Rounding Third ………………..


Many men see the world through 16-year-old eyes.

That was a phrase I coined years ago when I realized I was getting older, but my eyes saw what they’d always seen. I’m not talking for women, but I’ve seen this characteristic in many men 50 and older. Our minds can still do all that we‘ve always done, but sometimes the transition to our bodies and reality is somewhat harder.

Think about it: we all think we can govern this country better than our leaders, play sports as well as the pros and all men think they’re Frank Sinatra. At least when they’re in the shower. Unfortunately, some think so in Karaoke.

Recently, we had a really nice event up at Rome Country Club—the Cupp Cup—a Ryder Cup style event. It was great competition and camaraderie, and we celebrated after. Maybe too much.

My problem with today is—while we were seeing through those 16 year-old eyes and being a little foolish, somebody always records the event for posterity and the world. Great way to be caught not looking your best—and nobody looks their best at 80. But a great event and we have the Cupps—Lauren and Wes, to thank for that.

I’m just sorry my eyes lied to me about what my body could do.

Roy Barnes asked me a while ago if I write these poems as I go or have written them before. Answer: a little of both. I didn’t have one for this topic, so I wrote it Tuesday. It’s called

16-Year-Old Eyes

Men have a trait that some women despise. They see the world through 16 year-old eyes.

It may be a Pollyanna kind of view; our bodies have aged but our eyes are still new.

God—strike that mirror out of my sight, so I think I still have a dog in the fight.

We think the young girl finds us clever and witty, but she probably smiling out of pity.

The football player on our favorite team drops a big pass and we want to scream,

“You bum, I would have caught that one. The truth is you’d have to hobble, not run.

It’s a strange malady that affects many men; we confuse the now with what we were then.

We’re caught up trying to replicate youth, ‘cause it’s harder and harder to face the truth.

The world that now comes into view presents some challenges that are new,

Those young-looking eyes may give a new spin, when they’re looking out and can’t see in.

They may just be helping us live a lie, but I want those visions until I die.

I want to believe that what I see still gives me the chance to be the same me,

That I still play the part I want to play in helping this world turn every day.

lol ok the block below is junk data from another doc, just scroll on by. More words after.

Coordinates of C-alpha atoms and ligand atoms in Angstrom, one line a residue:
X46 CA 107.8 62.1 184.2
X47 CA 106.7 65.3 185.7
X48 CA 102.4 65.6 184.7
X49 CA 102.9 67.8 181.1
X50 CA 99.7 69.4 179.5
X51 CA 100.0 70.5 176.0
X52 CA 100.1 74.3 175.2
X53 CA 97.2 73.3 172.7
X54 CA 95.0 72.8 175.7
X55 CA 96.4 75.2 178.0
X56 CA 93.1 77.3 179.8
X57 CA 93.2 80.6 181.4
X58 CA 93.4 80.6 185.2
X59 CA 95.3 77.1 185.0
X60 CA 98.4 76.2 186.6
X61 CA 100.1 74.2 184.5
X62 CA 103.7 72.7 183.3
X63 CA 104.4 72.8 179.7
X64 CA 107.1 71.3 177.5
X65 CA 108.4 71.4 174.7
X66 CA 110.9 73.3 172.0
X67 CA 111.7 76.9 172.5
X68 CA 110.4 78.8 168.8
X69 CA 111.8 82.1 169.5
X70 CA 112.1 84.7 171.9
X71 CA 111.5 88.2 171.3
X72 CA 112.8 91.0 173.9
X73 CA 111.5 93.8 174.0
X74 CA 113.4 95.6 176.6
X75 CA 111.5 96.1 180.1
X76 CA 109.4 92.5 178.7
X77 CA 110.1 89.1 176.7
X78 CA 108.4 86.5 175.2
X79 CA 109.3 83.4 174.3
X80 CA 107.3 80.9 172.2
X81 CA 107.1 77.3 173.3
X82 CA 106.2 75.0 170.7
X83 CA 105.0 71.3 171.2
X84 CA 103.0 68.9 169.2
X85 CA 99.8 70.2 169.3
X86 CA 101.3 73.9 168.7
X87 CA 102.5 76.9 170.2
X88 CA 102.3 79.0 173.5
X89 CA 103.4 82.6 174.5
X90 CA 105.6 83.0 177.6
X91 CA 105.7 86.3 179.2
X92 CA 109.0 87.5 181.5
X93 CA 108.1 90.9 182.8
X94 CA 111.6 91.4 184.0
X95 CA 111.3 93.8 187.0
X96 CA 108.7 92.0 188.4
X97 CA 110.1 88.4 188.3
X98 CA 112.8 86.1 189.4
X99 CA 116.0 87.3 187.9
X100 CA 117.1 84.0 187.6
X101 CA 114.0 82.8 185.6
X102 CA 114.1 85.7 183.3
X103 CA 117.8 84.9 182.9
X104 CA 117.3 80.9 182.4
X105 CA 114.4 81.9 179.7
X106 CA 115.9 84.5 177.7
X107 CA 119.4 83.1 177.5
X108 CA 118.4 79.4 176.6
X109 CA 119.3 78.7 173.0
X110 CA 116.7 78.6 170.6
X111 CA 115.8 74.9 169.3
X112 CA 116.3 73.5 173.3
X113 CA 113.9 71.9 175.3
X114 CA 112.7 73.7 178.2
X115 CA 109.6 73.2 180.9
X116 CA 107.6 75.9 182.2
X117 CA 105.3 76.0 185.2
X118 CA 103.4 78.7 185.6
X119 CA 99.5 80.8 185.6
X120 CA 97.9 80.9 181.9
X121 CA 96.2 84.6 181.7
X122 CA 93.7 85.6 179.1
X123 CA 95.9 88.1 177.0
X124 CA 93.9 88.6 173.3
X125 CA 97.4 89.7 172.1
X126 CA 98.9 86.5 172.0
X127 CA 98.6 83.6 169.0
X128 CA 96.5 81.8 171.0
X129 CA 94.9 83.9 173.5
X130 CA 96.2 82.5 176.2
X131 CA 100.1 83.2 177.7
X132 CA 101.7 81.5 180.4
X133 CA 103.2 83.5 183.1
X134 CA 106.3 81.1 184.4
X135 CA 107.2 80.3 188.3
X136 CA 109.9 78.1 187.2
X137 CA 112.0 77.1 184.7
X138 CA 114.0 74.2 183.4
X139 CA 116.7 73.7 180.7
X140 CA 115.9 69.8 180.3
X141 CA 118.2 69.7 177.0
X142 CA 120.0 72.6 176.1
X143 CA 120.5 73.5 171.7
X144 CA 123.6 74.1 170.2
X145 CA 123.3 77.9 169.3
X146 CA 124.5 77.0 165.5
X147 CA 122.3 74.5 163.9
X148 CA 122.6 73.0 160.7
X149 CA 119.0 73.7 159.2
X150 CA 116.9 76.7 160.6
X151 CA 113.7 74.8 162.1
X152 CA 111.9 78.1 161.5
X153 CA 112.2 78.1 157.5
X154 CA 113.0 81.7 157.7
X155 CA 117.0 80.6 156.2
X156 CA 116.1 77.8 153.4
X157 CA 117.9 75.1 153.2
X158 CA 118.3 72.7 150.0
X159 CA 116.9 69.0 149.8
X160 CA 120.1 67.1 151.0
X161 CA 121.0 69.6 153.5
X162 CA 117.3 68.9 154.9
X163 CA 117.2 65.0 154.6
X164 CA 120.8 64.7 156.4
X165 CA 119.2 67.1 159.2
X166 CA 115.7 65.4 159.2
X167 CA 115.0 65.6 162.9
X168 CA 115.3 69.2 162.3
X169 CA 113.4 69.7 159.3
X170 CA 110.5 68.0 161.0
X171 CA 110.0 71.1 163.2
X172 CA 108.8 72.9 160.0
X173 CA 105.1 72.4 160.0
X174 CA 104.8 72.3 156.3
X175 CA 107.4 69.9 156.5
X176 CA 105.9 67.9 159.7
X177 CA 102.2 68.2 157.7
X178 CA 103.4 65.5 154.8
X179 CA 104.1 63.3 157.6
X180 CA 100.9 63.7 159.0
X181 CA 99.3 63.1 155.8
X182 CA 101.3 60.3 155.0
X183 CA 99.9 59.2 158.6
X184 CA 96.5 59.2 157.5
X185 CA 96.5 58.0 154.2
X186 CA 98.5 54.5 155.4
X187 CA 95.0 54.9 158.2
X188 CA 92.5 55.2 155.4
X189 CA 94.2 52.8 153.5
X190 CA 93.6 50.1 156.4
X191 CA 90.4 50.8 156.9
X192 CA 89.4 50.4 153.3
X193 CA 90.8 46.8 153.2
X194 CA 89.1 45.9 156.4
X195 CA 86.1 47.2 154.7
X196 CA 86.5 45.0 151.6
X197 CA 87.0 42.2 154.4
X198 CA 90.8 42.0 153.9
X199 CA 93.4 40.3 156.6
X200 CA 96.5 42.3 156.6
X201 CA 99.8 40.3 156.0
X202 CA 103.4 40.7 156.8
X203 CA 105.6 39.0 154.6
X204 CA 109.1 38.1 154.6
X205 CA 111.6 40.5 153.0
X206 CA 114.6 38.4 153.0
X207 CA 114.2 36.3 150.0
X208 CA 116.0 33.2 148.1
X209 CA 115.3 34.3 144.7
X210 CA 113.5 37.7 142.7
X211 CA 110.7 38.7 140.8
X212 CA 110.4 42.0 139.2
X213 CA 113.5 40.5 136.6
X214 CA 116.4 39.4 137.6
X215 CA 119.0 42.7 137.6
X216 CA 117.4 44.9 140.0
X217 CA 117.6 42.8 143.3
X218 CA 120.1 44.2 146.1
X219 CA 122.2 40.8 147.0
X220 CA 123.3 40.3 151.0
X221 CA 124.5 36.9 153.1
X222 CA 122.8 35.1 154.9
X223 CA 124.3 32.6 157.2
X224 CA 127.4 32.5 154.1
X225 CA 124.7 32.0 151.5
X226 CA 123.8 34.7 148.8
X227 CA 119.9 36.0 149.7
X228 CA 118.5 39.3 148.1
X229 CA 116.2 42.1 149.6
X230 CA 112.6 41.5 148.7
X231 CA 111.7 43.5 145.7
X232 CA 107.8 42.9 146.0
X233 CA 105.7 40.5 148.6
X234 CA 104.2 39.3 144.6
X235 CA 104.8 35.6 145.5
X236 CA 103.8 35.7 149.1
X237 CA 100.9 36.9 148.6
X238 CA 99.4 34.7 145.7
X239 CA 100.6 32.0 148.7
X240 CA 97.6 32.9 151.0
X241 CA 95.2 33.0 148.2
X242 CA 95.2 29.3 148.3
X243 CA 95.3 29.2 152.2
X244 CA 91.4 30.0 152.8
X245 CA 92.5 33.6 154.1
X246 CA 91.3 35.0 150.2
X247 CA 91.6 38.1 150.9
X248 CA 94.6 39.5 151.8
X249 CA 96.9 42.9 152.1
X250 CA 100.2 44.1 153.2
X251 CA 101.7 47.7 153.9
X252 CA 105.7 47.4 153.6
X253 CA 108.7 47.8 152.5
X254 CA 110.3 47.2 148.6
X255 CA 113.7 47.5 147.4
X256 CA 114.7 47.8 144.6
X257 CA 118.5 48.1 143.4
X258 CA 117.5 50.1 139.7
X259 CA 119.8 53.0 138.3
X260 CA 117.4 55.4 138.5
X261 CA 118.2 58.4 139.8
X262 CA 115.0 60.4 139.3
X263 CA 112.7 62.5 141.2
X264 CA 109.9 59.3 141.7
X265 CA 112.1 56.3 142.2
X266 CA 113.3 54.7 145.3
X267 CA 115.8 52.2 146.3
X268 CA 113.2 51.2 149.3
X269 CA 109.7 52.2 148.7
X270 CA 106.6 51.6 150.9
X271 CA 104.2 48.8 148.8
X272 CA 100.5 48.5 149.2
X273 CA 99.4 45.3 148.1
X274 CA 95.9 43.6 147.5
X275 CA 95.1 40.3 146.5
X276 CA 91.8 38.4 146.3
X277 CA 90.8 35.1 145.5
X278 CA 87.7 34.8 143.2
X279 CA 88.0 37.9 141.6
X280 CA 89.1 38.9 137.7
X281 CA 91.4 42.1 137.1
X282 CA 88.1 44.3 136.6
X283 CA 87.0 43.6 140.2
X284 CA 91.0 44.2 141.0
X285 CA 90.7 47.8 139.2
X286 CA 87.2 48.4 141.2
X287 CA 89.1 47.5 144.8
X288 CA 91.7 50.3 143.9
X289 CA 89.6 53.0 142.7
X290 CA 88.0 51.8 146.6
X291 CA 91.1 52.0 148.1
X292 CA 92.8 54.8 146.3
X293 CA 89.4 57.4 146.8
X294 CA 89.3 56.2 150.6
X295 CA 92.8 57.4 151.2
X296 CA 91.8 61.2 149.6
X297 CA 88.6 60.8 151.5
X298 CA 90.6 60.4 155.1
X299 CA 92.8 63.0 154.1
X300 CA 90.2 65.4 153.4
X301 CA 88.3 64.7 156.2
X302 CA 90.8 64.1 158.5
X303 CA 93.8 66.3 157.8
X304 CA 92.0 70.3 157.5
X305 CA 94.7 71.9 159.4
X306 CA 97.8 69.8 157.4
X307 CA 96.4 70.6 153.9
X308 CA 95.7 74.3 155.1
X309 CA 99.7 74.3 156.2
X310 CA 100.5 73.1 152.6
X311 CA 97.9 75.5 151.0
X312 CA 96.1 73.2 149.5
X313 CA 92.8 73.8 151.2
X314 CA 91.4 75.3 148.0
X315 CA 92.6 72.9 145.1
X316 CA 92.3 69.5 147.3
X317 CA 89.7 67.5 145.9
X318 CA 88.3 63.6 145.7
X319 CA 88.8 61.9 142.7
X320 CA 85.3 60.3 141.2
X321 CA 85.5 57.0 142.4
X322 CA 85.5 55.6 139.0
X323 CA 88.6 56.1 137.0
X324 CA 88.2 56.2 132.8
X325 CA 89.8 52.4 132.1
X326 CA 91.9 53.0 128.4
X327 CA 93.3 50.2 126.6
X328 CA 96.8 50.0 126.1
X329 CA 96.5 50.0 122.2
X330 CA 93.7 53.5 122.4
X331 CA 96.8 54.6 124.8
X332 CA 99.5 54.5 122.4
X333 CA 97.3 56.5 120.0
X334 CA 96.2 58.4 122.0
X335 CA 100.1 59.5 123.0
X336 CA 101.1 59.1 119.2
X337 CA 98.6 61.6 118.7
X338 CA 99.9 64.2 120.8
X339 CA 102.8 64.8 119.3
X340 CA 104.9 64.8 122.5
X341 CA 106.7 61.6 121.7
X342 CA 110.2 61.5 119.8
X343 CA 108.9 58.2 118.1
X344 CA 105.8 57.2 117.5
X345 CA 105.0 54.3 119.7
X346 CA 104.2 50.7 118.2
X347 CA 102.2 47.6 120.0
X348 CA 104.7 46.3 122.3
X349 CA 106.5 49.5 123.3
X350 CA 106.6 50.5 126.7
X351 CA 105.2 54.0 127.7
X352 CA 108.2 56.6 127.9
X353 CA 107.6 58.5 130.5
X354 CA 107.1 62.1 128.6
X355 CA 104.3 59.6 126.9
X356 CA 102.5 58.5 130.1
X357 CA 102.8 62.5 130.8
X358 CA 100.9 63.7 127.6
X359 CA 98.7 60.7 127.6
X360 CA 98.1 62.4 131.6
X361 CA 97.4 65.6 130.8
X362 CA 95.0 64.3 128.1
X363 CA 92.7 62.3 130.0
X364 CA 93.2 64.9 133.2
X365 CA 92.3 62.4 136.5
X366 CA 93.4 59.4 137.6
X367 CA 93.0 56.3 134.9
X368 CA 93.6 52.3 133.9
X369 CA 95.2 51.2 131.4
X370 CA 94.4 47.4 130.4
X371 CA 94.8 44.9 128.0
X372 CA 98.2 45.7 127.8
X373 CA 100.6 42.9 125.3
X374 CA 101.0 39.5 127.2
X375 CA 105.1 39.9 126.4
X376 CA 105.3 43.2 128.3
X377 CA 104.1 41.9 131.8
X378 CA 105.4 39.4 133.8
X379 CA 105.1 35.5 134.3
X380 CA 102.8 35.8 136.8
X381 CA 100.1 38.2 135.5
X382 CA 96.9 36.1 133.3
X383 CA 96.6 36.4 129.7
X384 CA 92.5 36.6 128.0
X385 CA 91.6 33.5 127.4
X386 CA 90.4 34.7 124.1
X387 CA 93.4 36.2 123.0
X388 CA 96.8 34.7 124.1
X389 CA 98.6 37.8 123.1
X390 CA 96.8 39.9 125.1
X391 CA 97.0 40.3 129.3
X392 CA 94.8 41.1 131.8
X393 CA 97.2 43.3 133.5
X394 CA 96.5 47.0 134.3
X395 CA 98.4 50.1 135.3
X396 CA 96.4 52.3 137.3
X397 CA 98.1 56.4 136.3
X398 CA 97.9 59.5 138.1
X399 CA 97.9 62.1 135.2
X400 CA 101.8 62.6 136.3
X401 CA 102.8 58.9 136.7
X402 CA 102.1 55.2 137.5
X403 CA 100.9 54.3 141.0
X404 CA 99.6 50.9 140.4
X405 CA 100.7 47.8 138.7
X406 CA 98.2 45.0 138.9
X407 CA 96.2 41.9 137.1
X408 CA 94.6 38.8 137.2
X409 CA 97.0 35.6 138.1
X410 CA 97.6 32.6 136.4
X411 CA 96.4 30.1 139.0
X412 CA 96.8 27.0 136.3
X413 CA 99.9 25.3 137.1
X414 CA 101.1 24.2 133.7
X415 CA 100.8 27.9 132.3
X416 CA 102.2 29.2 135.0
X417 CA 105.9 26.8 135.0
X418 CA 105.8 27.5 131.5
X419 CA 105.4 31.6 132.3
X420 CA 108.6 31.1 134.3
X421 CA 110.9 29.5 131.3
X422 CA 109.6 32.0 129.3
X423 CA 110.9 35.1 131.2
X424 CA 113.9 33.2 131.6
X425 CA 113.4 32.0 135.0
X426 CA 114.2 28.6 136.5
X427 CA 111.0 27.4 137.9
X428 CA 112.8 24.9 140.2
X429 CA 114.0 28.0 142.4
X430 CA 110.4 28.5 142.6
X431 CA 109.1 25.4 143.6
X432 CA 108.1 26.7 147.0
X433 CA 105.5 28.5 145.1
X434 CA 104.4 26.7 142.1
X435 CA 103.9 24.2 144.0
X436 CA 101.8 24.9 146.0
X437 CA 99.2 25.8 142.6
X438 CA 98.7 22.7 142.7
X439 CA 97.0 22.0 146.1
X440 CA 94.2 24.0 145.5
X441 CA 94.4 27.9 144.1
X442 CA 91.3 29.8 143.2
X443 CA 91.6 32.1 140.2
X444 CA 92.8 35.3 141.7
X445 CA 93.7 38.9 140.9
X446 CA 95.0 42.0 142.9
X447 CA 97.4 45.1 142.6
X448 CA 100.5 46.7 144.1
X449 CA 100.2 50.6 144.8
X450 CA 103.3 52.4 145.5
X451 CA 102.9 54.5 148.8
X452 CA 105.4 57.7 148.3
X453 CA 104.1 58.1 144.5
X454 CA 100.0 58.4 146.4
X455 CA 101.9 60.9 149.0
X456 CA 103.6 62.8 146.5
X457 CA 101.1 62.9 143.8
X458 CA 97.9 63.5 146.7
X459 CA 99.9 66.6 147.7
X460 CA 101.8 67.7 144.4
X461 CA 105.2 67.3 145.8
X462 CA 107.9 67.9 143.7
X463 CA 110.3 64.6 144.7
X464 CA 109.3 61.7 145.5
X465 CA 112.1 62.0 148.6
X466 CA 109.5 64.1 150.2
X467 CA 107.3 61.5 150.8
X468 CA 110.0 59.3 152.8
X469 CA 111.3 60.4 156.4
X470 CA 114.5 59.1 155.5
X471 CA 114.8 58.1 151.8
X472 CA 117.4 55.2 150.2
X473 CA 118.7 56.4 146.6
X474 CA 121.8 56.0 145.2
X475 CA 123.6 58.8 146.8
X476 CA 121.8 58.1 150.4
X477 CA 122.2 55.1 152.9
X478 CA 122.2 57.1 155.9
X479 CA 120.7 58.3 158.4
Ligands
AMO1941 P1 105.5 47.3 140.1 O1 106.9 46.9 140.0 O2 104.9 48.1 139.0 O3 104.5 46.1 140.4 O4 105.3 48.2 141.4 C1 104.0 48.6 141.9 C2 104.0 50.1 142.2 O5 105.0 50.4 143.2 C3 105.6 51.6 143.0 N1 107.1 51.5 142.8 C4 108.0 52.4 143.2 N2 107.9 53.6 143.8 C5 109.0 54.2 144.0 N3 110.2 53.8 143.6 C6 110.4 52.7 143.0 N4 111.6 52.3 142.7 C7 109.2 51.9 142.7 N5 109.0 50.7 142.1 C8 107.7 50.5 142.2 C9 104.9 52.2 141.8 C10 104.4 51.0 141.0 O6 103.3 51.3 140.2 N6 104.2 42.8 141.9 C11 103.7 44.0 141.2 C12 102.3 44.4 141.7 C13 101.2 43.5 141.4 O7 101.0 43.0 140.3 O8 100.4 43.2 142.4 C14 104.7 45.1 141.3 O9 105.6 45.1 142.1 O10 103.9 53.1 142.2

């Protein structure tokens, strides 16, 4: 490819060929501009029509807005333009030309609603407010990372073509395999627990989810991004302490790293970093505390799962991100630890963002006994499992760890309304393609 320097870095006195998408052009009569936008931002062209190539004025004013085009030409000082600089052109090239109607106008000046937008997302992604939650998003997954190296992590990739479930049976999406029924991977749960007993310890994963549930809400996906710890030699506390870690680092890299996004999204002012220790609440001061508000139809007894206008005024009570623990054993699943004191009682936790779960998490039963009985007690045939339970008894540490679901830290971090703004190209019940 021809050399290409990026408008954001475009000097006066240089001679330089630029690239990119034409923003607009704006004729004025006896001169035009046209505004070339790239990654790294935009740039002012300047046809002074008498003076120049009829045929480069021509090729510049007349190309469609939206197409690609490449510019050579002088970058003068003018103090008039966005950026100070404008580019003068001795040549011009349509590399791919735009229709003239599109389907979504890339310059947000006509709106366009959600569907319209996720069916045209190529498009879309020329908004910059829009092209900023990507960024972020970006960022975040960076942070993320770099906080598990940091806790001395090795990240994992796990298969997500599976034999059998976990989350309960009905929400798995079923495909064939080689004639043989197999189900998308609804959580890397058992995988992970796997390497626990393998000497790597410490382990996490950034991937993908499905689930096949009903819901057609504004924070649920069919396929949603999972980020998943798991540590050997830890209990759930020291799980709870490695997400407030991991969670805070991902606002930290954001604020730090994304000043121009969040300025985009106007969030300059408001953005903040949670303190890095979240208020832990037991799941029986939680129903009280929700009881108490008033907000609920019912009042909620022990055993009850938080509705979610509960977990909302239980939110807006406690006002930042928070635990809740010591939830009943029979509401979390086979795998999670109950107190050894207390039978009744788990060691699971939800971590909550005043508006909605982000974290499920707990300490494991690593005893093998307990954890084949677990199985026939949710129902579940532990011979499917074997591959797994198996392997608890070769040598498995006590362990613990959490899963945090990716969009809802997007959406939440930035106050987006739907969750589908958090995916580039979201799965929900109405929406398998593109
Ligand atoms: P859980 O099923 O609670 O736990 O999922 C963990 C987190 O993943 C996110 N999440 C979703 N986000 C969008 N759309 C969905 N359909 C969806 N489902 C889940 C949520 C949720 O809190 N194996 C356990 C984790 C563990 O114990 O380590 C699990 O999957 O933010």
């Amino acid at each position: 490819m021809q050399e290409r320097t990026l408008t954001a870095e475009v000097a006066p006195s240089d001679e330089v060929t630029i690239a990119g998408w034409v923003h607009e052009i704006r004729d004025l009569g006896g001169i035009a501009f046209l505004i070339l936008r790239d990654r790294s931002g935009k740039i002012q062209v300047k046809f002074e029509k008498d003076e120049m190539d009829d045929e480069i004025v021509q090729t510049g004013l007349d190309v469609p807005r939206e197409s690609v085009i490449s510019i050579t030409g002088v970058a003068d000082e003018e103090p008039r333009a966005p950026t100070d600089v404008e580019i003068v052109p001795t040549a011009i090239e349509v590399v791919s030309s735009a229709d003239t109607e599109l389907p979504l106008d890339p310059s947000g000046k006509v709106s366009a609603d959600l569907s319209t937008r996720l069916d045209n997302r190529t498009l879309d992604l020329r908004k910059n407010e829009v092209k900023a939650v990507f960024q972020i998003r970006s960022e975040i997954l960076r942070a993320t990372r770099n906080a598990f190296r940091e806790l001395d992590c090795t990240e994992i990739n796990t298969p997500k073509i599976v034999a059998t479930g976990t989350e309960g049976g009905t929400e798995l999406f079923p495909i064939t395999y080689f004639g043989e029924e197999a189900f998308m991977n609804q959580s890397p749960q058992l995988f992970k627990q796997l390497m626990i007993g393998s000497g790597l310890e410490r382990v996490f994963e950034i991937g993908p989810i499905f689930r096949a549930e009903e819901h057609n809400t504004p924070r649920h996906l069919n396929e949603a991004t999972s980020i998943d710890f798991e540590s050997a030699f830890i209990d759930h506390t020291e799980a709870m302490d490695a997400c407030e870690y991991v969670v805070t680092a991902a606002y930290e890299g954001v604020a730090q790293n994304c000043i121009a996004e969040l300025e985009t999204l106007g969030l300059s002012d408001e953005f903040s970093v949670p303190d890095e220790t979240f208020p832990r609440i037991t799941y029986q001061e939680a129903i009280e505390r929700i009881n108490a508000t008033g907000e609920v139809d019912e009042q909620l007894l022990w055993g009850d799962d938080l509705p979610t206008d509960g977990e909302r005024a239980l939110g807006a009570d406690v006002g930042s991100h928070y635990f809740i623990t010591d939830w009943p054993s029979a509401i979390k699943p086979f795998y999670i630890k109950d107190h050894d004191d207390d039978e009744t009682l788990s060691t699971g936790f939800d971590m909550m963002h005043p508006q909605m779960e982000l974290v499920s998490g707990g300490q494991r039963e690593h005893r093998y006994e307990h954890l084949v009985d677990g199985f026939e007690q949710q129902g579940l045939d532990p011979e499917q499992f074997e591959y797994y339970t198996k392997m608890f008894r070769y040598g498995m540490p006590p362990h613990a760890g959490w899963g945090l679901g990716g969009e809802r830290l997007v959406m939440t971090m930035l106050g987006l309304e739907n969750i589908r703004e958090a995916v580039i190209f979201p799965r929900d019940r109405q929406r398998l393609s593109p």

There’s nothing wrong in channeling youth as long as you really understand truth.

When your eyes are sixteen on a much older face you can see the world as a happier place. JDF

Joke: Mike told the bartender that he needed “a stiff one.” He said, “I just had another fight with the little woman.” The barkeep asked, “And how did this one end?” Mike said, “She came to me on her hands and knees.” The bartender said, “Well, that’s a switch. What did she say?” Mike replied, “She said, come out from under that bed you little coward!”

Historical facts: *One night while coming home from a social engagement, President Pierce struck an older woman with his carriage. He was arrested on the spot—but let go when they realized who he was. Rank has its privilege. * The Pilgrims refused to eat lobsters because they thought they were just large insects. *In 1912, the Bishop of Paris declared that dancing the tango was a sin. (Good Lord, what would he say about today’s gyrations?) *Before President Lincoln was assassinated by John Wilkes Booth, there were two previous attempts on his life. He was shot at in 1861 and 1864. One time the bullet passed through his stovepipe hat. He didn’t want them publicized so the press respected his wishes. Imagine that!

Favorite One-Liners: * Gas prices are rising like Phoenix from the ashes—and I don’t understand either. * If the voices in my head paid rent, I wouldn’t be so broke. * This is the day for decisive action…I think….maybe *I used to live in the real world, but they evicted me.

* Casinos are just pickpockets who let you use your own hands. See ya all next time—I hope. — JDF


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